Endoscopic ultrasound (EUS) as initial diagnostic test in suspected gallstone pancreatitis

A. Chak, M. Canto, B. Hoffman, B. Pollack, A. Soweid, R. C.K. Wong, R. H. Hawes, L. Aabakken, M. V. Sivak

Research output: Contribution to journalArticlepeer-review

Abstract

Urgent ERCP has been advocated in patients (pts) with gallstone pancreatitis but it only appears to benefit pts with stones in the common bile duct (CBD). EUS has been shown to be accurate in diagnosing common bile duct stones and may allow one to be selective in performing ERCP. AIM: To investigate the potential of EUS in evaluating the gallbladder, common bile duct, and pancreas of pts with suspected biliary pancreatitis. METHODS: Patients admitted with suspected gallstone pancreatitis were prospectively studied at two centers. EUS was performed immediately prior to ERCP, within 72 hours of admission. The endosonographer was blinded to all details of patient history and the biliary endoscopist was blinded to results of the EUS. RESULTS: Seventeen pts (12 women, mean age 44 years) were entered into the study. Pts had a mean serum amylase of 1492 U/l (range, 346 to 4654) on admission. Only 4 (27%) of the pts had CBD stones, and all underwent endoscopic extraction. EUS was 100% accurate in evaluating the presence or absence of stones in the CBD. Endoscopic cholangiography was falsely positive in 3 pts (small stones interpreted, but no stones extracted post sphincterotomy) and falsely negative in 1 pt (cholangiogram negative but stone extracted post sphincterotomy). Thirteen pts had intact gallbladders. The gallbladder could not be imaged by transcutaneous US in 1 obese pt and by EUS in the other 2 pts. In the remaining 10 pts, US and EUS were 100% concordant in their interpretation of the gallbladder (9 pts had cholelithiasis, 1 did not). Imaging of the pancreas by EUS demonstrated peripancreatic fluid in 3 pts, including the only 2 pts with moderately severe pancreatitis. The third patient had cholecystitis and required open cholecystectomy. CONCLUSIONS: 1. EUS can evaluate the gallbladder and CBD accurately in patients with suspected gallstone pancreatitis; 2. EUS is as accurate as ERCP in diagnosing CBD stones; and 3. Presence of peripancreatic fluid on EUS may prove to be prognostically useful. Because EUS can accurately determine etiology and is also able to select pts for endoscopic stone extraction, we propose EUS as the best initial diagnostic test in pts with suspected gallstone pancreatitis.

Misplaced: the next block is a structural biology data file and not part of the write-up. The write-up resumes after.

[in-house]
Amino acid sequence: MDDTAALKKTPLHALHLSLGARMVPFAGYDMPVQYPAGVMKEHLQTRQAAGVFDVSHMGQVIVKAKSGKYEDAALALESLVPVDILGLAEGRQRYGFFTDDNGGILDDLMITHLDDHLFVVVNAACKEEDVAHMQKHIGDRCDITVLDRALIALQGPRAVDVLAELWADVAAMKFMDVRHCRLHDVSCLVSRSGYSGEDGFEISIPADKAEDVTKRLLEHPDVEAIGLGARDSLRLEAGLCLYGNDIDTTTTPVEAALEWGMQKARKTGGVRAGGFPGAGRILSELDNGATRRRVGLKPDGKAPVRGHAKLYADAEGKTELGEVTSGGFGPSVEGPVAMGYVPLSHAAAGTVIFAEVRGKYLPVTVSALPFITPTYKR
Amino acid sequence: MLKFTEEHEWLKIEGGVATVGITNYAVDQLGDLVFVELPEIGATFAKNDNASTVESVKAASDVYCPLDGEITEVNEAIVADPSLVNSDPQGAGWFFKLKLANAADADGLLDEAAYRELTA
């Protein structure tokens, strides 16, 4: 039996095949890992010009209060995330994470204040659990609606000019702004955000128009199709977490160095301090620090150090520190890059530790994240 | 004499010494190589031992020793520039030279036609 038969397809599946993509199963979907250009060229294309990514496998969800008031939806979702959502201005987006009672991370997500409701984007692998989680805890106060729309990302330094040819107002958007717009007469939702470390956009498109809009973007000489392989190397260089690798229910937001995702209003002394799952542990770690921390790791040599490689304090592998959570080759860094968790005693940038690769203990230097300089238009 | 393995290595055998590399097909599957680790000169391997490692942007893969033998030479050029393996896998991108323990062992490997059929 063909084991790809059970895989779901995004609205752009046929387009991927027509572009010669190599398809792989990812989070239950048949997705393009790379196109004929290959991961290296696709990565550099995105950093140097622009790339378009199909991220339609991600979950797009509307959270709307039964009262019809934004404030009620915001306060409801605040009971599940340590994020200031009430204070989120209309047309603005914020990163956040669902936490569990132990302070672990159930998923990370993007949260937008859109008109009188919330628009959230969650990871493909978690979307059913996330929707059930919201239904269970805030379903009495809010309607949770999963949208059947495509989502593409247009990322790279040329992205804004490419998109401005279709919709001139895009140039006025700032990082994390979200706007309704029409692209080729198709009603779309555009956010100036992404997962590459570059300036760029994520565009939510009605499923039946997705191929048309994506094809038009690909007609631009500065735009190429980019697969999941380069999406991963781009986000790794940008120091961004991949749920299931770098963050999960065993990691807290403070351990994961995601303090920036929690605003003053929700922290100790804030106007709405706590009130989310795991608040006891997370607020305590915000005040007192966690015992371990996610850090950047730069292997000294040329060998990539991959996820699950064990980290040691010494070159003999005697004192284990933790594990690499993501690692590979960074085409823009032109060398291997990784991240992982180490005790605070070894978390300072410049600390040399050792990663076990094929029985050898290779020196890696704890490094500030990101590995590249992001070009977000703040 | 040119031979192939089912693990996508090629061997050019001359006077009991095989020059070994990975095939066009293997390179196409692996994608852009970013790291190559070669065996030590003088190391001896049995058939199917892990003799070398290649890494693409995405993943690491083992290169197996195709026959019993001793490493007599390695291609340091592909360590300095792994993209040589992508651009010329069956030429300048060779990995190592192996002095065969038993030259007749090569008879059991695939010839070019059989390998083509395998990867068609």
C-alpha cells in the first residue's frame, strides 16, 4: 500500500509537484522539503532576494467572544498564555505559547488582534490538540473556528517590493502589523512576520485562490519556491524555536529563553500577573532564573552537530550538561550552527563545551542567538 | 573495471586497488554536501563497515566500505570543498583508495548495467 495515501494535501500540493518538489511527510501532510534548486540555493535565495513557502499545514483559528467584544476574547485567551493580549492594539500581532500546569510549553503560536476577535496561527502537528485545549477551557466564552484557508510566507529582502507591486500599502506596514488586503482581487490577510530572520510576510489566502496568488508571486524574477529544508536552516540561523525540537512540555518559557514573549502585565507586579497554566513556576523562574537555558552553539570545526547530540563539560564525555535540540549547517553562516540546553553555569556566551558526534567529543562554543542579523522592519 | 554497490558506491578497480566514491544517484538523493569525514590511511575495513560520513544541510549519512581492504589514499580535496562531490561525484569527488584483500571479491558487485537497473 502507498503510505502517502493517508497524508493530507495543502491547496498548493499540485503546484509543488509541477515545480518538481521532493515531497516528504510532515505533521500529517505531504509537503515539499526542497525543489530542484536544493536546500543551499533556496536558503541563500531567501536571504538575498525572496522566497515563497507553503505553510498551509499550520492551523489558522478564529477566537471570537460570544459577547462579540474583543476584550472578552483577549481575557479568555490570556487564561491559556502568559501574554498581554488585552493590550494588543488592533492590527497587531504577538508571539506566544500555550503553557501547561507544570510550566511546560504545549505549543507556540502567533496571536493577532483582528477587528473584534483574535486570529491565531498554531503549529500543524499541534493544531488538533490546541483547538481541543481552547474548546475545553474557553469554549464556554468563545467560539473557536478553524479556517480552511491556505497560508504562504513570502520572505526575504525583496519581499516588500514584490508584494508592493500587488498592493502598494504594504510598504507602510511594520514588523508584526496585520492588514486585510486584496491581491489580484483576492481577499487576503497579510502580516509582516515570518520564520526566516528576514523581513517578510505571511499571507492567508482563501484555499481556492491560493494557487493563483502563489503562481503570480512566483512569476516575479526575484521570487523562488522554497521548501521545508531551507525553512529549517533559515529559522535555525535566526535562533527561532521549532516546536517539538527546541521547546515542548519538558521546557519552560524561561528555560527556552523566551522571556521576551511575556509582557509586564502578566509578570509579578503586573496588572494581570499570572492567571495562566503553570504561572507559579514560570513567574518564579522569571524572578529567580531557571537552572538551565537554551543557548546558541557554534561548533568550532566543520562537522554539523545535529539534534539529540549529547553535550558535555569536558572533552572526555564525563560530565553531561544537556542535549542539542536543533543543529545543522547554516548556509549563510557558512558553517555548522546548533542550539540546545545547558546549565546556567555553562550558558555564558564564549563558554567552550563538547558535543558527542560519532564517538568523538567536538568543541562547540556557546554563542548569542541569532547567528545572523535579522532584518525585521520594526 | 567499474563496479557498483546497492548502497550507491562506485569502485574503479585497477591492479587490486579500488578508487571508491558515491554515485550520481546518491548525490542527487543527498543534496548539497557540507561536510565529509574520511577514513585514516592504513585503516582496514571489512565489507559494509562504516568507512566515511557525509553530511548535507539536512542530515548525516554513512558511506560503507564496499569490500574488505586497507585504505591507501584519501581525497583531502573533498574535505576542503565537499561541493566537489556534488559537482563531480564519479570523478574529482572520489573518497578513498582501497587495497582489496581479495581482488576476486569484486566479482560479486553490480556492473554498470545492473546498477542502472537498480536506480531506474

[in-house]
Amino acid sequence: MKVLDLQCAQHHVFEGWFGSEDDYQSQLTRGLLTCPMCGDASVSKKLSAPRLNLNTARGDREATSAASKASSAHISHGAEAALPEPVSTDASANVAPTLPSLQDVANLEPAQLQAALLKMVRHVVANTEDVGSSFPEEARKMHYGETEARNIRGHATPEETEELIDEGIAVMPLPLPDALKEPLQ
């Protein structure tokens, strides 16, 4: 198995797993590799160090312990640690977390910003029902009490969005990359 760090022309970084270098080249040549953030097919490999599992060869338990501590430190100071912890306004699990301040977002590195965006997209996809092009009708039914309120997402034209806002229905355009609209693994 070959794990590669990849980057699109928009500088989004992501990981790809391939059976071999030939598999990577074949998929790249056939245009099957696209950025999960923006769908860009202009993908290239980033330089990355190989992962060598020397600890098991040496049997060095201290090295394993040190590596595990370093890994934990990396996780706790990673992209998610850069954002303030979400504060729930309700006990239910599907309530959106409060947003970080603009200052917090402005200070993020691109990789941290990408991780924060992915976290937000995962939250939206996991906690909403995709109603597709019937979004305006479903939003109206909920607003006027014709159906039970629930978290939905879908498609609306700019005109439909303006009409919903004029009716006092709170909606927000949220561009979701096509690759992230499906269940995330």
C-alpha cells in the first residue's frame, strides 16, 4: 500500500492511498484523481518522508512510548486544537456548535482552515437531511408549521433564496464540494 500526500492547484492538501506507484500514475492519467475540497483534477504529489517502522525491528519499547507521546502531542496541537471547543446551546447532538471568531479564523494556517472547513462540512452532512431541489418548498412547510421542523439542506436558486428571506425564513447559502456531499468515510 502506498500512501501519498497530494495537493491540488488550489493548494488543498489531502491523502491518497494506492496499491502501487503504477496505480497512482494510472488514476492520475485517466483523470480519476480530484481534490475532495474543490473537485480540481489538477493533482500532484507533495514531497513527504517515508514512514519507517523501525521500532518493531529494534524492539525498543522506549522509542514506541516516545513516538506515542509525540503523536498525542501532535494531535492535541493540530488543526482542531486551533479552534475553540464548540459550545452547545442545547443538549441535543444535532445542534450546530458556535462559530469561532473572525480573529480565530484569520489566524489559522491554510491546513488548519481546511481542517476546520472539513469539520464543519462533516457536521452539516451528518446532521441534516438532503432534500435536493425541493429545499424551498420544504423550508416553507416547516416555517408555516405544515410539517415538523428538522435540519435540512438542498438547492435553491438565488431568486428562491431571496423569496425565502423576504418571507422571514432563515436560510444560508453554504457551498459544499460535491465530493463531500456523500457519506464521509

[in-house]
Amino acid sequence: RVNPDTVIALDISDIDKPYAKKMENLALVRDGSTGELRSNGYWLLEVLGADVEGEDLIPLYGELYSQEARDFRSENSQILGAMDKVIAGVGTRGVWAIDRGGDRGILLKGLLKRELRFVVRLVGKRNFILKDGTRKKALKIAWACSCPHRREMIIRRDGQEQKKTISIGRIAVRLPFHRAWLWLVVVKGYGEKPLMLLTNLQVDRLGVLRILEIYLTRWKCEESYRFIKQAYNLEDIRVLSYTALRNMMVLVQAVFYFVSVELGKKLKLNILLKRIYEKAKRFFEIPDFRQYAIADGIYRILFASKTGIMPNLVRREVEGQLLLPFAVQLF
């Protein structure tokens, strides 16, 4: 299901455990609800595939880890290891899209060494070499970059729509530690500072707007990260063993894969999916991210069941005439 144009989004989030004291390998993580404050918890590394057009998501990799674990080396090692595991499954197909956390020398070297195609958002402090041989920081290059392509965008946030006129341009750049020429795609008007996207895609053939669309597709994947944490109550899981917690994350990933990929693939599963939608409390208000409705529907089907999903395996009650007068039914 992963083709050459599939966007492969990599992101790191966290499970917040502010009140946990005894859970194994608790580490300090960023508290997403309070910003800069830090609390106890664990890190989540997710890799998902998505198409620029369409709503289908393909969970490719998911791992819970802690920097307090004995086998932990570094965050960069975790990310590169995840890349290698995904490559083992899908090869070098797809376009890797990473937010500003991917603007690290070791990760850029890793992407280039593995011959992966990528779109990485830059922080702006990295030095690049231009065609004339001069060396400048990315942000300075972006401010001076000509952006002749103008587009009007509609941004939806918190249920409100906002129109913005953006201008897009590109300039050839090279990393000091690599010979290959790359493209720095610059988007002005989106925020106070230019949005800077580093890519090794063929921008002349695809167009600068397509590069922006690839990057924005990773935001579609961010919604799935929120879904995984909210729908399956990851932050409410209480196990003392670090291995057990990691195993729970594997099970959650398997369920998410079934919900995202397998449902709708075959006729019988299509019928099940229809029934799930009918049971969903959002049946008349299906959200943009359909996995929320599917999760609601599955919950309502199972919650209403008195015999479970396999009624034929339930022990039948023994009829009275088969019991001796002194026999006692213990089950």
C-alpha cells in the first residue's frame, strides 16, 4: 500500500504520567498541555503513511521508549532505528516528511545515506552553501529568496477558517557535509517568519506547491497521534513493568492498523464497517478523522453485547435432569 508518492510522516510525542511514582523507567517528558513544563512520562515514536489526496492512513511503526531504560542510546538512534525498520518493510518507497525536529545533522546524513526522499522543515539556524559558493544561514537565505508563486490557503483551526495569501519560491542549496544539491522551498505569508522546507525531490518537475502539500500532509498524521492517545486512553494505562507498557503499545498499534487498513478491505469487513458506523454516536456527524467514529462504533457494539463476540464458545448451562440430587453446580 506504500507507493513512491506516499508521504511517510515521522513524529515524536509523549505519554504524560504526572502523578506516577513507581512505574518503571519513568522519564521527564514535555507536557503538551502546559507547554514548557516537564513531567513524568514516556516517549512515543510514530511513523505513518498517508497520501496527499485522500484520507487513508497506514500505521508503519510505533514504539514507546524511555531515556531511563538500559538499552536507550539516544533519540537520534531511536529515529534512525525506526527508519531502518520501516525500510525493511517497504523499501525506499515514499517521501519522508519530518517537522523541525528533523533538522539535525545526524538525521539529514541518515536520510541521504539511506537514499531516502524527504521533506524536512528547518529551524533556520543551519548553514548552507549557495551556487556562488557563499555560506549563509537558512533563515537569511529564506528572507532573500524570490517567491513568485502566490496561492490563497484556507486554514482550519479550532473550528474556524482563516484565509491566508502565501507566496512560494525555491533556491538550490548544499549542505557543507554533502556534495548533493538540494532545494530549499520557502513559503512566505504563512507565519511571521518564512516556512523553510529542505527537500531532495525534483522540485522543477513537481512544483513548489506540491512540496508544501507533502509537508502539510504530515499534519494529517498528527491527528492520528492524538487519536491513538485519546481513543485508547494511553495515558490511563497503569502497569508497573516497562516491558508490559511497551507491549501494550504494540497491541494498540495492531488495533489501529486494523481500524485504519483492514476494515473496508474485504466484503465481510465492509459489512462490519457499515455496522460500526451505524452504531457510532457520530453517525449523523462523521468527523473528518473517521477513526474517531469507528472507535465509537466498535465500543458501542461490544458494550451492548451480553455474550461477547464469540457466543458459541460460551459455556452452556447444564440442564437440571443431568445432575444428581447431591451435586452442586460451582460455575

Original languageEnglish (US)
Pages (from-to)AB170
JournalGastrointestinal endoscopy
Volume45
Issue number4
DOIs
StatePublished - Jan 1 1997
Externally publishedYes

ASJC Scopus subject areas

  • Radiology Nuclear Medicine and imaging
  • Gastroenterology

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